Effect of changes in money supply on economic activity and prices is a velocity of money.
It is alleged that when the velocity of money rises, all other thing being equal, the buying power of money declines ie the prices of goods and services rise. The opposite occurs when velocity declines.
If, for example, it was found that the quantity of money had increased by 10% in a given year, while the price level as measured by the consumer price index has remained unchanged it would mean that there must have been a slowing down of about 10% in the velocity of circulation.
Main stream view of what velocity is
According to popular thinking the idea of velocity is straightforward. It is held that over any interval of time, such as a year, a given amount of money can be used again and again to finance people’s purchases of goods and services. The money one person spends for goods and services at any given moment can be used later by the recipient of that money to purchase yet other goods and services.
For example, during a year a particular ten-dollar bill might have been used as following: a baker John pays the ten-dollars to a tomatoe farmer George. The tomatoe farmer uses the ten-dollar bill to buy potatoes from Bob who uses the ten dollar bill to buy sugar from Tom. The ten-dollars here served in three transactions. This means that the ten-dollar bill was used 3 times during the year, its velocity is therefore 3.
A $10 bill, which is circulating with a velocity of ‘3’ financed $30 worth of transactions in that year. Consequently, if there are $3000billion worth of transactions in an economy during a particular year and there is an average money stock of $500 billion during that year, then each dollar of money is used on average 6 times during the year (since 6*$500 billion =$3000).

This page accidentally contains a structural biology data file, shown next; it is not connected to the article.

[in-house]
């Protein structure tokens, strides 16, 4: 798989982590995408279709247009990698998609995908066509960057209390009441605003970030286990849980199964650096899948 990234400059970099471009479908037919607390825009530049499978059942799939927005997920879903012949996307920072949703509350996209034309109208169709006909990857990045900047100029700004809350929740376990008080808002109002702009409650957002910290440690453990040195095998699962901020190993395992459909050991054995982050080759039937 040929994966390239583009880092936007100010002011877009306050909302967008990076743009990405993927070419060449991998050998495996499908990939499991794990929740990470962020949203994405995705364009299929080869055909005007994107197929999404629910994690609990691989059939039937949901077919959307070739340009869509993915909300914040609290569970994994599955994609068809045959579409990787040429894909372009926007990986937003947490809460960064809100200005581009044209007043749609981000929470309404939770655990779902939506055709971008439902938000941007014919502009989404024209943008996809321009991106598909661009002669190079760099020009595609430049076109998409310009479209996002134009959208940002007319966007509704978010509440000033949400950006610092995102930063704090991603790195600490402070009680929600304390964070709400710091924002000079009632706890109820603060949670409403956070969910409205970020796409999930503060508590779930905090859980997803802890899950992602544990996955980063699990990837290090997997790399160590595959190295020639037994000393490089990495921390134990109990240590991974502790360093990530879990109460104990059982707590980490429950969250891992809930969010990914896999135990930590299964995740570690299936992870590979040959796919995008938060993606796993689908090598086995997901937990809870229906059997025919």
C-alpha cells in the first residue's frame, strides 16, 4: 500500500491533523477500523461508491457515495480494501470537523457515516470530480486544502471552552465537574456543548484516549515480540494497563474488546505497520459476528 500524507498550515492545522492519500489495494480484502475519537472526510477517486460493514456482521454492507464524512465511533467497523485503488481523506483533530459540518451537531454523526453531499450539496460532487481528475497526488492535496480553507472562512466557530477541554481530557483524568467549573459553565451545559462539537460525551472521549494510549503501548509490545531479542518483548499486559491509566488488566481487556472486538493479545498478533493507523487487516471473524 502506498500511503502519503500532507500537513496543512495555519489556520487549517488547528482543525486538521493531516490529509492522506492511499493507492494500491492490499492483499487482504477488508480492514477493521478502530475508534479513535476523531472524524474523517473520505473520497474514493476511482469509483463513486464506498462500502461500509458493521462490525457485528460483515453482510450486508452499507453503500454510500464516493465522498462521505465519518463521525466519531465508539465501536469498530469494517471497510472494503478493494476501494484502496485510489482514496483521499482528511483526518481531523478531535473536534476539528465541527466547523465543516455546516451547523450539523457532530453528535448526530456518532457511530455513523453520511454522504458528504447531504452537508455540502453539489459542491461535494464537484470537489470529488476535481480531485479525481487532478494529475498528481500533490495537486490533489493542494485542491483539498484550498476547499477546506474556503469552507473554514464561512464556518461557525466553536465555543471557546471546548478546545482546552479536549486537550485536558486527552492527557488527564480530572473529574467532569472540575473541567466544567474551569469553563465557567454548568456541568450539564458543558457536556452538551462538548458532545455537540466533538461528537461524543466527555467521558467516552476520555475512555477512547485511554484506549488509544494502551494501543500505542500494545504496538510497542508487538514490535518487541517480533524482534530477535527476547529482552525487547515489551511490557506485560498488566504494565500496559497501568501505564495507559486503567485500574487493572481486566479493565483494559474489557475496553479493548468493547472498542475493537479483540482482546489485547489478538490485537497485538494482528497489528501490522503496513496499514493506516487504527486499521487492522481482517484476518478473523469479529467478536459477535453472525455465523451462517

The $500 billion of money is boosted by means of a velocity factor to become effectively $3000 billion. From this it is established that
Velocity = Value of transactions / supply of money
This expression can be summarised as
V = P*T/M
Where V stands for velocity, P stands for average prices, T stands for volume of transactions and M stands for the supply of money. This expression can be further rearranged by multiplying both sides of the equation by M. This in turn will give the famous equation of exchange
M*V = P*T
This equation states that money times velocity equals value of transactions. Many economists employ GDP instead of P*T thereby concluding that
M*V = GDP = P*(real GDP)
The equation of exchange appears to offer a wealth of information regarding the state of the economy. For instance, if one were to assume a stable velocity, then for a given stock of money one can establish the value of GDP. Furthermore, information regarding the average price or the price level allows economists to establish the state of real output and its rate of growth.
Most economists take the equation of exchange very seriously. The debates that economists have are predominantly with respect to the stability of velocity. Thus if velocity is stable then money becomes a very powerful tool in tracking the economy. The importance of money as an economic indicator however diminishes once velocity becomes less stable and hence less predictable. It is held an unstable velocity implies an unstable demand for money, which makes it so much harder for the central bank to navigate the economy along the path of economic stability.
Does the concept of velocity of money make sense?
From the equation of exchange it would appear that for a given stock of money an increase in velocity helps finance a greater value of transactions than money could have done by itself.
As logical as it sounds, neither money nor velocity have anything to do with financing transactions. Here is why.
Consider the following: a baker John sold 10 loaves of bread to a tomato farmer George for $10. Now, John exchanges the $10 to buy 5kg of potatoes from Bob the potato farmer. How did John pay for potatoes? He paid with the bread he produced.